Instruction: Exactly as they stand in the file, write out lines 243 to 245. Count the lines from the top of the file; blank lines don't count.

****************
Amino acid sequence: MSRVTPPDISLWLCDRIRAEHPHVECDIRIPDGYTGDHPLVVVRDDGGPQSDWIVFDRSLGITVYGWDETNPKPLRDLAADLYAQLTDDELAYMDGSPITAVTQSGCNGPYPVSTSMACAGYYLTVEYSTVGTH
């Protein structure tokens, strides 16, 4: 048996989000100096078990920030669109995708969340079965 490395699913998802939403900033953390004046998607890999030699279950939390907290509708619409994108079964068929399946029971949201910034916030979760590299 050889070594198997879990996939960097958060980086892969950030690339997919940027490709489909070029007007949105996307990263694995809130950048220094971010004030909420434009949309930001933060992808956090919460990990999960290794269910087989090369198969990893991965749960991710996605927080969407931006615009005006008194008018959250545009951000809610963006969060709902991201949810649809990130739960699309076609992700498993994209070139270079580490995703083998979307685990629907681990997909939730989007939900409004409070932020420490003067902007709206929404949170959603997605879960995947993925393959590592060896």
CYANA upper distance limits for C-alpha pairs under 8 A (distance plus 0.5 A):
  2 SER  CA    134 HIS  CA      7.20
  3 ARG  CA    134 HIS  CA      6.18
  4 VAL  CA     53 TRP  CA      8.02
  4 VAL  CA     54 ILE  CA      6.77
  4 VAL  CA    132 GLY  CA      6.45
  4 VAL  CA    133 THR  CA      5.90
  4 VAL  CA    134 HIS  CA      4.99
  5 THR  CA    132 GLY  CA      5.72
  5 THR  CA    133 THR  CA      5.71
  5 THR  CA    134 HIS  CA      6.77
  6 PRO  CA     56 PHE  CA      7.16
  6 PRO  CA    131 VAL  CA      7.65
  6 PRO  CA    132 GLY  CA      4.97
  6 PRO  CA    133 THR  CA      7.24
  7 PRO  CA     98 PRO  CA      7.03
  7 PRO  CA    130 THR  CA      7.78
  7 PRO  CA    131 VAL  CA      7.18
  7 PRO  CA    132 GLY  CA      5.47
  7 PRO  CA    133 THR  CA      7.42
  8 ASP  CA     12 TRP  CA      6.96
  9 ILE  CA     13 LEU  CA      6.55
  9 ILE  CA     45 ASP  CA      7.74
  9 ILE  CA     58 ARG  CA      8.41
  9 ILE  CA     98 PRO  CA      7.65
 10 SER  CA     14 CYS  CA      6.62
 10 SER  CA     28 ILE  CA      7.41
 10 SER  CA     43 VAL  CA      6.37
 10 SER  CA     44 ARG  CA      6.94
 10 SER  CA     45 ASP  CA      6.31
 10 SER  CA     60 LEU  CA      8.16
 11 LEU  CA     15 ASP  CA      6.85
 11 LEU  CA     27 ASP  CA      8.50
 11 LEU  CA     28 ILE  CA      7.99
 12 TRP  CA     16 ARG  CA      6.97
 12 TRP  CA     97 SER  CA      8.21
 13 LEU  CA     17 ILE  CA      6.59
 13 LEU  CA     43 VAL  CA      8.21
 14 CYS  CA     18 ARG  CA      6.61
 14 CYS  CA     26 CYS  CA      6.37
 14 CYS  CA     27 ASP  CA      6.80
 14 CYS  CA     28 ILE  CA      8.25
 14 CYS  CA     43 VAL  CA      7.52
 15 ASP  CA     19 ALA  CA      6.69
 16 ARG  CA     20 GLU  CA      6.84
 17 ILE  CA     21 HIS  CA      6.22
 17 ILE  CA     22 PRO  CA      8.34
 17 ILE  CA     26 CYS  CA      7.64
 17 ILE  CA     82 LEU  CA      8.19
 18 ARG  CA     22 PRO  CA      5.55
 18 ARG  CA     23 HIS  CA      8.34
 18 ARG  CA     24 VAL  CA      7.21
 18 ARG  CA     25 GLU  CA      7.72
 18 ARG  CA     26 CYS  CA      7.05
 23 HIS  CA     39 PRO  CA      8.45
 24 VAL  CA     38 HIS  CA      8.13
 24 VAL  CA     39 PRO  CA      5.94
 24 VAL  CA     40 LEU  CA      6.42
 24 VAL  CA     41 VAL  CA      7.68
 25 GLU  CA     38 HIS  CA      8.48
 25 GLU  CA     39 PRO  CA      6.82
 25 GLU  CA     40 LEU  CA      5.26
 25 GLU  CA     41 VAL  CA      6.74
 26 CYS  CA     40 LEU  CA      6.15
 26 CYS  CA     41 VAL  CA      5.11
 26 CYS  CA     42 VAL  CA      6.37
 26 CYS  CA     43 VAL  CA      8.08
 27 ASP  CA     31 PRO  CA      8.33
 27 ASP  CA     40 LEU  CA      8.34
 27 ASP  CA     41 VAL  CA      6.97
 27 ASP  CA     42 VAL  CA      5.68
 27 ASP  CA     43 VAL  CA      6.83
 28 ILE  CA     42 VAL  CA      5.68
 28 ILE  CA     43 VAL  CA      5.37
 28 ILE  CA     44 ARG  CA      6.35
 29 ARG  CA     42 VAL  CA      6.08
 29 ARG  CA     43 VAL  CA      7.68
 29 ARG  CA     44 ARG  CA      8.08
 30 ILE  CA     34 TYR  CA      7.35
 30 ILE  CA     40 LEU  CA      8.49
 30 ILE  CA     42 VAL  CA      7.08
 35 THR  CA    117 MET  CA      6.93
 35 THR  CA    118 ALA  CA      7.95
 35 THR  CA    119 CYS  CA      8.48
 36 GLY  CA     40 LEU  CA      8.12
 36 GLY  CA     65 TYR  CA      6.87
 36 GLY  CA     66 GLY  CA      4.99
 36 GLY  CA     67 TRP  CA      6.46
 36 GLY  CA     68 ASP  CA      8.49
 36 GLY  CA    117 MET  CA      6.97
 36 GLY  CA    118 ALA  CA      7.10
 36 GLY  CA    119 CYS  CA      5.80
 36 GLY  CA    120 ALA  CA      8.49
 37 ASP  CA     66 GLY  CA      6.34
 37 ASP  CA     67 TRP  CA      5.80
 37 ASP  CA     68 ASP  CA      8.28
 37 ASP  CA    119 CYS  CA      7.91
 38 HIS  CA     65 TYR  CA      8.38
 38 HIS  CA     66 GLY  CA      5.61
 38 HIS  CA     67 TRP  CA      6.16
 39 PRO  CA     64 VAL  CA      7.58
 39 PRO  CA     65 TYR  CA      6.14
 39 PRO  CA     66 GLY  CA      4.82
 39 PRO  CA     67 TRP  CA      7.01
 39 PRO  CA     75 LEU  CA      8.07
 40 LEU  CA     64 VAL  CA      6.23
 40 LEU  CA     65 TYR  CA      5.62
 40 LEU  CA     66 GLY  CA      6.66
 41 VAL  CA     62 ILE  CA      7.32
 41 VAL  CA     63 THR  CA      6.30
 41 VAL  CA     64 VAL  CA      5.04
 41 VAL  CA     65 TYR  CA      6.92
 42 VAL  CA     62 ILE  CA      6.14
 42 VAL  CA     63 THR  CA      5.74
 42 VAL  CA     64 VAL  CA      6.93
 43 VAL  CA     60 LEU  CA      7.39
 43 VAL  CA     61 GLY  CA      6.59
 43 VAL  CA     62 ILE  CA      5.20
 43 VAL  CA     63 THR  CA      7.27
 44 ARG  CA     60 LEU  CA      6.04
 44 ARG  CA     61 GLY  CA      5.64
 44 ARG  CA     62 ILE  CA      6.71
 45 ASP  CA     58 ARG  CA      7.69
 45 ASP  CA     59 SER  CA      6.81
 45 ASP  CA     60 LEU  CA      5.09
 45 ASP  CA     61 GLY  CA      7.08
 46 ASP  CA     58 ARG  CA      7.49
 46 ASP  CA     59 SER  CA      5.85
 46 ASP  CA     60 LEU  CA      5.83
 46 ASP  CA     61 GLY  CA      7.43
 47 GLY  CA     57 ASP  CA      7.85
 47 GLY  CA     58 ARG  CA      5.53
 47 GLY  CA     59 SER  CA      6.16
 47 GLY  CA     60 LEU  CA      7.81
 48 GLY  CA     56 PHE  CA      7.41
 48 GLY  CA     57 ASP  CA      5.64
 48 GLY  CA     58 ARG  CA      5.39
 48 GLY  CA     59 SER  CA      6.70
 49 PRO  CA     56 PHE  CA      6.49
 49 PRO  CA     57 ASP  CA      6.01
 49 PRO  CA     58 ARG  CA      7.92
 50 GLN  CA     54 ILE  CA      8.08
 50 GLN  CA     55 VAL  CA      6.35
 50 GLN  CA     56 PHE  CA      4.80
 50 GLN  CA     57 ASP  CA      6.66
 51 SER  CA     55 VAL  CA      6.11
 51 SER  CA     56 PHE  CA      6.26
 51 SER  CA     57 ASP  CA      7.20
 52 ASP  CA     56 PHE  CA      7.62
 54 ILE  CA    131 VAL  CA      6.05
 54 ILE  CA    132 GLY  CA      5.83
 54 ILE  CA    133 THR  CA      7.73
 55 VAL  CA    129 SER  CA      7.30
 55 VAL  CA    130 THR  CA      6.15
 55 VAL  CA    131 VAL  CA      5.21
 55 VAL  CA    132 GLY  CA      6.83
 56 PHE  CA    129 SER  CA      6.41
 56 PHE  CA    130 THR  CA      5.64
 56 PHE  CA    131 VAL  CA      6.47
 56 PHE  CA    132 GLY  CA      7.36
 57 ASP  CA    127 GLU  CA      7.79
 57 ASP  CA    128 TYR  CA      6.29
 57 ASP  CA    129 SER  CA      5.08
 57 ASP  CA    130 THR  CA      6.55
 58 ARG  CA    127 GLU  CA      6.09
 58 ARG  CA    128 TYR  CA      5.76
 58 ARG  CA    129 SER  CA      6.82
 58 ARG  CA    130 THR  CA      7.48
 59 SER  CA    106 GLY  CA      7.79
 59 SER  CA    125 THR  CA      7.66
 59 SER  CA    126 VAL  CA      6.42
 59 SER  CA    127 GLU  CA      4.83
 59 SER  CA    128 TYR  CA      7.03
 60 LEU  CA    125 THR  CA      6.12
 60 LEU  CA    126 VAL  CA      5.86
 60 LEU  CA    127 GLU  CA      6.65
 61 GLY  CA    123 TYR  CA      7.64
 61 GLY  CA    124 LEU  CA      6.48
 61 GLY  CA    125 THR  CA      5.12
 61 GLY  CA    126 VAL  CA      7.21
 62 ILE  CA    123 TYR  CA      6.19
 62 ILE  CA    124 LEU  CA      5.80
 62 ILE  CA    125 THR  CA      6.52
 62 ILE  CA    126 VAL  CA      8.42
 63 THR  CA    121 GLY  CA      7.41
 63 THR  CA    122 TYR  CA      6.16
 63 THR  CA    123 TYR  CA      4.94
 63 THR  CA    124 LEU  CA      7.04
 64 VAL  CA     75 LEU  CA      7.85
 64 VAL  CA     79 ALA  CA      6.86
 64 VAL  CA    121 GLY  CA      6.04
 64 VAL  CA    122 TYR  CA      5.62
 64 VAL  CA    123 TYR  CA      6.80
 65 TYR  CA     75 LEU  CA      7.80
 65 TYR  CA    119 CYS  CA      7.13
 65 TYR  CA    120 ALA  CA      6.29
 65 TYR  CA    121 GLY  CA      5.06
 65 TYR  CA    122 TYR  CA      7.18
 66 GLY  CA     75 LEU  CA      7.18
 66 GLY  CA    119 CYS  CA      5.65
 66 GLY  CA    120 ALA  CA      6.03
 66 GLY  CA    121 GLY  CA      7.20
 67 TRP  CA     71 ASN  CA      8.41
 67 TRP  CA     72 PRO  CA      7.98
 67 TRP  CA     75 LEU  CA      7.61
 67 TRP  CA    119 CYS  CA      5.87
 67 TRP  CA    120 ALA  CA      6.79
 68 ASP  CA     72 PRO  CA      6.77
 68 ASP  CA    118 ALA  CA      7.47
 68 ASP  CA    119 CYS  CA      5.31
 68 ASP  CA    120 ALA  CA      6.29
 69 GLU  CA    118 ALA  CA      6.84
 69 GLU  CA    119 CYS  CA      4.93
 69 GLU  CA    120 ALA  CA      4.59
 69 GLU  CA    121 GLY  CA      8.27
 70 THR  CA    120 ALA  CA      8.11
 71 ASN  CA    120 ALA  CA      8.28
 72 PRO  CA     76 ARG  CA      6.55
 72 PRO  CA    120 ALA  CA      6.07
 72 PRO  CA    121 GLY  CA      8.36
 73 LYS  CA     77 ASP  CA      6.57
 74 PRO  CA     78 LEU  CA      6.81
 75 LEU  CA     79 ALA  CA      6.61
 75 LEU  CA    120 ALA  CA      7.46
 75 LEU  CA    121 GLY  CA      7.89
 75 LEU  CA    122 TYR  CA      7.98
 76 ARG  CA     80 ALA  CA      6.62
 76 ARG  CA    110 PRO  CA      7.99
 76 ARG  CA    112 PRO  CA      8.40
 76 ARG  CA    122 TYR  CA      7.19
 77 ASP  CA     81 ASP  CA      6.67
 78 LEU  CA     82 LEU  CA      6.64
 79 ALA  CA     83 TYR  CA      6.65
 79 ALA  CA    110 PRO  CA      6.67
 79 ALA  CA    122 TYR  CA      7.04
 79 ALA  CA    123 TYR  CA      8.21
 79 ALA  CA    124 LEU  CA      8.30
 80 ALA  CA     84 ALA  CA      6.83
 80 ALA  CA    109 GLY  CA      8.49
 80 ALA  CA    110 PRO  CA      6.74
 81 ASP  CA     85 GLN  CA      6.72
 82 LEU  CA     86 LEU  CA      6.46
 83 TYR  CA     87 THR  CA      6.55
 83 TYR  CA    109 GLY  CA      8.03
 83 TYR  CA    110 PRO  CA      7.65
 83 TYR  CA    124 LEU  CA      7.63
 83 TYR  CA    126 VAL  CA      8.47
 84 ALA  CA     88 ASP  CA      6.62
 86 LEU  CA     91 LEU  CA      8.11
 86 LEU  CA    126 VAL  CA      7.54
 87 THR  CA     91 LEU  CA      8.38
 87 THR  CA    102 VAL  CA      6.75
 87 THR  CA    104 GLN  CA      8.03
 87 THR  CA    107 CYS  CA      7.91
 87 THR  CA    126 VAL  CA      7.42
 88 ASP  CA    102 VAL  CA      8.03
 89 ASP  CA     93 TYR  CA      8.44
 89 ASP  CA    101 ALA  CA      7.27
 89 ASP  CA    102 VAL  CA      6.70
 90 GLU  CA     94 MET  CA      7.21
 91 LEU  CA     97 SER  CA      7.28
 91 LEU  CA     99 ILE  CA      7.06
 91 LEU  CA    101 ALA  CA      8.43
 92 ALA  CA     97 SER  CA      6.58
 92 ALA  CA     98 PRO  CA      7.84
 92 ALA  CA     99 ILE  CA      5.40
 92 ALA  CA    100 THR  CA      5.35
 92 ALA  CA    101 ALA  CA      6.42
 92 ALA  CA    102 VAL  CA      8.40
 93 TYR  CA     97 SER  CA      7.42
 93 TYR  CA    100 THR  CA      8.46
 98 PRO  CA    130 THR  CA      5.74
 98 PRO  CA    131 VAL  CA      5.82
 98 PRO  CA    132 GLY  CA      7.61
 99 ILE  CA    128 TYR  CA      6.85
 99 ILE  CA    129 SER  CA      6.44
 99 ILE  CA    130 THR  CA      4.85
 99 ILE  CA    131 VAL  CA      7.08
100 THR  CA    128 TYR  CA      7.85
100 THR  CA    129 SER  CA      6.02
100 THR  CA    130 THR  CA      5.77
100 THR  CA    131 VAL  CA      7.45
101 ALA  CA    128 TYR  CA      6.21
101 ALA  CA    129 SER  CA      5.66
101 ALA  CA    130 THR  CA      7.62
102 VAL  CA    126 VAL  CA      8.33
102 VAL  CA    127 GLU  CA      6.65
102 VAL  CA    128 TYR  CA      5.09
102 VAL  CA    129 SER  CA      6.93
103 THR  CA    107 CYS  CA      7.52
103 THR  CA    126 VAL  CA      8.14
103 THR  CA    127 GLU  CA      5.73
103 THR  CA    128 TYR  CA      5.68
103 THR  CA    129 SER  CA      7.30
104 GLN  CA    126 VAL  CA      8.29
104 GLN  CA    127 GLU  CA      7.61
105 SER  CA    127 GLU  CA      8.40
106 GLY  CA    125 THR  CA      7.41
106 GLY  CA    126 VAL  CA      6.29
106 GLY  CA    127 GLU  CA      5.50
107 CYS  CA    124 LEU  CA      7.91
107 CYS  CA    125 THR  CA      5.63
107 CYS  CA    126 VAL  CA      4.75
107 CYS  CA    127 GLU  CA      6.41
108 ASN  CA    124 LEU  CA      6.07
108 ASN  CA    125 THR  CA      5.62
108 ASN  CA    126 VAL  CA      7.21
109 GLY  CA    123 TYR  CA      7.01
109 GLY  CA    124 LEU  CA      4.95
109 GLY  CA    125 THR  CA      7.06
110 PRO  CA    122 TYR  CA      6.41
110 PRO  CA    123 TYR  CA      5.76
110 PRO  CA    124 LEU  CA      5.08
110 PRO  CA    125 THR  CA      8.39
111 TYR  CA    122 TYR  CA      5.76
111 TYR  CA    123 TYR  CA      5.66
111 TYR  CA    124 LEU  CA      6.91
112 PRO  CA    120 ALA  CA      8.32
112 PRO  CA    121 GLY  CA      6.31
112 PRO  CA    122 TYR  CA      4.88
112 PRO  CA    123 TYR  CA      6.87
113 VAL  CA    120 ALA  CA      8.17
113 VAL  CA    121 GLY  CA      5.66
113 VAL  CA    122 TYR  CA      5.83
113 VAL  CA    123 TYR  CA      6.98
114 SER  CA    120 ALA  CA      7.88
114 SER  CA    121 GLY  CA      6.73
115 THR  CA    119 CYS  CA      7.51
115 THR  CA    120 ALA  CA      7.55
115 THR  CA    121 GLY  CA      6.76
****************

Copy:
 81 ASP  CA     85 GLN  CA      6.72
 82 LEU  CA     86 LEU  CA      6.46
 83 TYR  CA     87 THR  CA      6.55